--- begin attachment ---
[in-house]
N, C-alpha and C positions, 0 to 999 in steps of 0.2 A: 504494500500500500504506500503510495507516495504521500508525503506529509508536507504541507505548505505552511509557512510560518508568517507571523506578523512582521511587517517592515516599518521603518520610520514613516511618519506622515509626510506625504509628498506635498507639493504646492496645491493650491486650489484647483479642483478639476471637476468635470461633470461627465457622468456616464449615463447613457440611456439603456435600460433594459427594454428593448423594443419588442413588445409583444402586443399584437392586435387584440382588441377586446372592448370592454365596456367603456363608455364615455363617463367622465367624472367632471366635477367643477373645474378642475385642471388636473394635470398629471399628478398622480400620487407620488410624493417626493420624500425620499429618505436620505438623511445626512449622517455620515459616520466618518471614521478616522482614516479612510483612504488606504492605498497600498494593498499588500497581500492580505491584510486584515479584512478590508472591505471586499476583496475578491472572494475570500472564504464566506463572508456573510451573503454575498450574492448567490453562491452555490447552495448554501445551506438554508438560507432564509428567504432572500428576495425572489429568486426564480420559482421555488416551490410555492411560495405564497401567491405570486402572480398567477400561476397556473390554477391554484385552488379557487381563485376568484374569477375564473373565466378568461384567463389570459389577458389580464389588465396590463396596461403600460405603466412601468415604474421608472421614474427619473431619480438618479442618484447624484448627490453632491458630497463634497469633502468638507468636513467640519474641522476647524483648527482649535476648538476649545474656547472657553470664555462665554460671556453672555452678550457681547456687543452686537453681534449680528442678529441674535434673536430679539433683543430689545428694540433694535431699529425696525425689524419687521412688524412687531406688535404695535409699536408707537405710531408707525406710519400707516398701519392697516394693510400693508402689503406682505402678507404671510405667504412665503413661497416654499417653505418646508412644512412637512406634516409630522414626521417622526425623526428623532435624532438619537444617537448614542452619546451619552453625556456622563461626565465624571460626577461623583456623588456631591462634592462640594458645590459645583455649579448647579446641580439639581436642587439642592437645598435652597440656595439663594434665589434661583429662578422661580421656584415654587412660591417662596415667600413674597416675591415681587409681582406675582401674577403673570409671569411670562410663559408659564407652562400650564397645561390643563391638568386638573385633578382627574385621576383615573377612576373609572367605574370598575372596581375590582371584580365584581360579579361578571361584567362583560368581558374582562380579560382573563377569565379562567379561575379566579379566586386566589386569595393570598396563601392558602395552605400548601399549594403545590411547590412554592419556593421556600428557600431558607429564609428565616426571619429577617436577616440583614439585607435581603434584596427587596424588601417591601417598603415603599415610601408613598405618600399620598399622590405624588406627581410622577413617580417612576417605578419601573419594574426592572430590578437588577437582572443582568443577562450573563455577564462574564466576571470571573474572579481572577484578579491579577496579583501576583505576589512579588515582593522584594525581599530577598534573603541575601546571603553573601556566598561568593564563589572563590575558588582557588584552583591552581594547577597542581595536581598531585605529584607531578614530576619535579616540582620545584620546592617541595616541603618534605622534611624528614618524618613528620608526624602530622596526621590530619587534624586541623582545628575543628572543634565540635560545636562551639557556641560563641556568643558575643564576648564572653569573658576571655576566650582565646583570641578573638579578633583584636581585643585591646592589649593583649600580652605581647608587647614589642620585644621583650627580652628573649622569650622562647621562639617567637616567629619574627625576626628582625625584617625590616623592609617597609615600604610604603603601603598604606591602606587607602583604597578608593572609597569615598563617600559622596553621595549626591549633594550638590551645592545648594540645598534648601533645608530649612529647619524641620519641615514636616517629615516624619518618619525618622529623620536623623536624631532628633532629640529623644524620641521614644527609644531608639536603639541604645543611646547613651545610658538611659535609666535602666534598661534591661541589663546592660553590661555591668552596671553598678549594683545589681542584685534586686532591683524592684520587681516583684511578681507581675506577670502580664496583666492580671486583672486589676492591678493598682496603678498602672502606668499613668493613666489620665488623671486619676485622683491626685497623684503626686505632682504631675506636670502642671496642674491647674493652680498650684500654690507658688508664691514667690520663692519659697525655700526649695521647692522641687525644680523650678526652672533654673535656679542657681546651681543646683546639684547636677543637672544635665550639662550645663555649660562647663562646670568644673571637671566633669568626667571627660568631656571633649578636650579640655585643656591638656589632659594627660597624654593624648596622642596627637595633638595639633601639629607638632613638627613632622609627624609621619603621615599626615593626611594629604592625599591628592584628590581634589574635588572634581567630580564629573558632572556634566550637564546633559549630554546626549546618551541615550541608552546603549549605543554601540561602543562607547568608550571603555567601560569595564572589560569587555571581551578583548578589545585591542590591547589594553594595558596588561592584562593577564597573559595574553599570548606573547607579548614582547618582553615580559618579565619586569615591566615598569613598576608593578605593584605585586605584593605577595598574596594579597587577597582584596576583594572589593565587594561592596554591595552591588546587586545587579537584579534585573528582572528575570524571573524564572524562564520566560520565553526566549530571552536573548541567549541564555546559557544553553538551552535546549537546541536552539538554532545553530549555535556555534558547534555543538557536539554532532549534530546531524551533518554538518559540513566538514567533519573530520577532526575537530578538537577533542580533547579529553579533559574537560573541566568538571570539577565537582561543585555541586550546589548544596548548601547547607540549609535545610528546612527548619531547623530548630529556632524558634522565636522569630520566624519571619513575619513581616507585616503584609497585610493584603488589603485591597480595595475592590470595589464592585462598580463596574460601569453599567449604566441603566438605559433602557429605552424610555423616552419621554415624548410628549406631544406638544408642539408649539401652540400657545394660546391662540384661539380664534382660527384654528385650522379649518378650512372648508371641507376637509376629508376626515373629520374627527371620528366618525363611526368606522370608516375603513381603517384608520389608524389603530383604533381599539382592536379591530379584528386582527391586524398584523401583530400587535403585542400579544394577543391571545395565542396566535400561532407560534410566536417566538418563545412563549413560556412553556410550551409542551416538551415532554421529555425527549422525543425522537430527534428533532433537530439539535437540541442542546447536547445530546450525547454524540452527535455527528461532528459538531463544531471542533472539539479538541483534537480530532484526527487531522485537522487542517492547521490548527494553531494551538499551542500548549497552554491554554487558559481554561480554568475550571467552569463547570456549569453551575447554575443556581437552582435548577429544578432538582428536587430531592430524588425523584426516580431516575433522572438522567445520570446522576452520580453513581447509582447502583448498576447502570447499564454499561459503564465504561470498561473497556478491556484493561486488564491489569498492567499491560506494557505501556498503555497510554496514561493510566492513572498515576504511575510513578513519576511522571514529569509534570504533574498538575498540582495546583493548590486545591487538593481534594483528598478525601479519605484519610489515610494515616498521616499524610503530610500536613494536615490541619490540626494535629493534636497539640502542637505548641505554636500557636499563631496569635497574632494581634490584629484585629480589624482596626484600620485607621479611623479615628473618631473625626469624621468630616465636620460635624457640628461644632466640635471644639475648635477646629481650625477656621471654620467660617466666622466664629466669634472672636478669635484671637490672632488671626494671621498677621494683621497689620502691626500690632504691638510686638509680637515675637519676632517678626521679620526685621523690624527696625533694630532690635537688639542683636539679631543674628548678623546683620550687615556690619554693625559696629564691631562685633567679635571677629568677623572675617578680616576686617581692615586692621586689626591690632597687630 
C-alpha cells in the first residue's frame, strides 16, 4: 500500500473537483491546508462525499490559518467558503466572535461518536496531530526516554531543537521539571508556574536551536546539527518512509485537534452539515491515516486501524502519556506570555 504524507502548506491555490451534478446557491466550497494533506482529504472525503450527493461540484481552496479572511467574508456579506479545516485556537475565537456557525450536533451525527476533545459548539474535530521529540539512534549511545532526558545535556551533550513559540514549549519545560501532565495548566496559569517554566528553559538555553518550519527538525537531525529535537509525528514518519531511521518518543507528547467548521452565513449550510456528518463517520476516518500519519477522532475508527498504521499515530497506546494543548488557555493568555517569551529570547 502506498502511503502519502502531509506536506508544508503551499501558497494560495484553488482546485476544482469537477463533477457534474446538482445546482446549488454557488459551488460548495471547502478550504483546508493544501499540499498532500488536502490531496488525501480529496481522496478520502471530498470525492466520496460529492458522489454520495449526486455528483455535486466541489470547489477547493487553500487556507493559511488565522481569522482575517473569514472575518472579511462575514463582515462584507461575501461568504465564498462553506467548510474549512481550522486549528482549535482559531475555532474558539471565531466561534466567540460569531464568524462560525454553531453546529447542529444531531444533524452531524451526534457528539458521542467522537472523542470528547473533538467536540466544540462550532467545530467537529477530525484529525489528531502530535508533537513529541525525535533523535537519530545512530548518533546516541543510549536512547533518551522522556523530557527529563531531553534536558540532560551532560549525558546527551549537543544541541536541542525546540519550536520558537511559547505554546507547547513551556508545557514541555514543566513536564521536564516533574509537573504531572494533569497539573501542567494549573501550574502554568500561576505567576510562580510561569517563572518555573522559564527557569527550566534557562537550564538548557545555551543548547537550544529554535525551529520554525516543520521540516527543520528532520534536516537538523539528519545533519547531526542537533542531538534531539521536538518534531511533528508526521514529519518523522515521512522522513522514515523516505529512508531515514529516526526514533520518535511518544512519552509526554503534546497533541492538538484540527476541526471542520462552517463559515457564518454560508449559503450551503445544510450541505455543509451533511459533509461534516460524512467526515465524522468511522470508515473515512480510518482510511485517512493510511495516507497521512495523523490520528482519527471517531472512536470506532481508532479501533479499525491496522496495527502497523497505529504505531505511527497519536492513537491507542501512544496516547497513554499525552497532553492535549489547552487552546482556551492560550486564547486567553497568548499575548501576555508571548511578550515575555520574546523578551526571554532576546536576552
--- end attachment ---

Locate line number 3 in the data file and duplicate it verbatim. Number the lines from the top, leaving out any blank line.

C-alpha cells in the first residue's frame, strides 16, 4: 500500500473537483491546508462525499490559518467558503466572535461518536496531530526516554531543537521539571508556574536551536546539527518512509485537534452539515491515516486501524502519556506570555 504524507502548506491555490451534478446557491466550497494533506482529504472525503450527493461540484481552496479572511467574508456579506479545516485556537475565537456557525450536533451525527476533545459548539474535530521529540539512534549511545532526558545535556551533550513559540514549549519545560501532565495548566496559569517554566528553559538555553518550519527538525537531525529535537509525528514518519531511521518518543507528547467548521452565513449550510456528518463517520476516518500519519477522532475508527498504521499515530497506546494543548488557555493568555517569551529570547 502506498502511503502519502502531509506536506508544508503551499501558497494560495484553488482546485476544482469537477463533477457534474446538482445546482446549488454557488459551488460548495471547502478550504483546508493544501499540499498532500488536502490531496488525501480529496481522496478520502471530498470525492466520496460529492458522489454520495449526486455528483455535486466541489470547489477547493487553500487556507493559511488565522481569522482575517473569514472575518472579511462575514463582515462584507461575501461568504465564498462553506467548510474549512481550522486549528482549535482559531475555532474558539471565531466561534466567540460569531464568524462560525454553531453546529447542529444531531444533524452531524451526534457528539458521542467522537472523542470528547473533538467536540466544540462550532467545530467537529477530525484529525489528531502530535508533537513529541525525535533523535537519530545512530548518533546516541543510549536512547533518551522522556523530557527529563531531553534536558540532560551532560549525558546527551549537543544541541536541542525546540519550536520558537511559547505554546507547547513551556508545557514541555514543566513536564521536564516533574509537573504531572494533569497539573501542567494549573501550574502554568500561576505567576510562580510561569517563572518555573522559564527557569527550566534557562537550564538548557545555551543548547537550544529554535525551529520554525516543520521540516527543520528532520534536516537538523539528519545533519547531526542537533542531538534531539521536538518534531511533528508526521514529519518523522515521512522522513522514515523516505529512508531515514529516526526514533520518535511518544512519552509526554503534546497533541492538538484540527476541526471542520462552517463559515457564518454560508449559503450551503445544510450541505455543509451533511459533509461534516460524512467526515465524522468511522470508515473515512480510518482510511485517512493510511495516507497521512495523523490520528482519527471517531472512536470506532481508532479501533479499525491496522496495527502497523497505529504505531505511527497519536492513537491507542501512544496516547497513554499525552497532553492535549489547552487552546482556551492560550486564547486567553497568548499575548501576555508571548511578550515575555520574546523578551526571554532576546536576552